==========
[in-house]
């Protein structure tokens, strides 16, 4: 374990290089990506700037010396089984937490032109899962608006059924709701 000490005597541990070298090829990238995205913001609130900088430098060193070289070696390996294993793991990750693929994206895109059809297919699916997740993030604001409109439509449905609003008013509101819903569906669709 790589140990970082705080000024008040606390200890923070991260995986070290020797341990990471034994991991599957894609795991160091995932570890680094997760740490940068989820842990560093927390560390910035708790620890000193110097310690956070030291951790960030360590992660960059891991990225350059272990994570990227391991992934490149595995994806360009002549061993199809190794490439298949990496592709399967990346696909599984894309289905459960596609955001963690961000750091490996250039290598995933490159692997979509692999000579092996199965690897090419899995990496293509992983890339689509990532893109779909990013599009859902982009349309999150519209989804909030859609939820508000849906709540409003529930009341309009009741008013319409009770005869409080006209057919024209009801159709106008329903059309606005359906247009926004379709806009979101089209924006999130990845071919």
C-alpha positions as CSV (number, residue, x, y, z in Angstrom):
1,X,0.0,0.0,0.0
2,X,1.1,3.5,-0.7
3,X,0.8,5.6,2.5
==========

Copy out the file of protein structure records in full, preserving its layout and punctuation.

[in-house]
């Protein structure tokens, strides 16, 4: 374990290089990506700037010396089984937490032109899962608006059924709701 000490005597541990070298090829990238995205913001609130900088430098060193070289070696390996294993793991990750693929994206895109059809297919699916997740993030604001409109439509449905609003008013509101819903569906669709 790589140990970082705080000024008040606390200890923070991260995986070290020797341990990471034994991991599957894609795991160091995932570890680094997760740490940068989820842990560093927390560390910035708790620890000193110097310690956070030291951790960030360590992660960059891991990225350059272990994570990227391991992934490149595995994806360009002549061993199809190794490439298949990496592709399967990346696909599984894309289905459960596609955001963690961000750091490996250039290598995933490159692997979509692999000579092996199965690897090419899995990496293509992983890339689509990532893109779909990013599009859902982009349309999150519209989804909030859609939820508000849906709540409003529930009341309009009741008013319409009770005869409080006209057919024209009801159709106008329903059309606005359906247009926004379709806009979101089209924006999130990845071919």
C-alpha positions as CSV (number, residue, x, y, z in Angstrom):
1,X,0.0,0.0,0.0
2,X,1.1,3.5,-0.7
3,X,0.8,5.6,2.5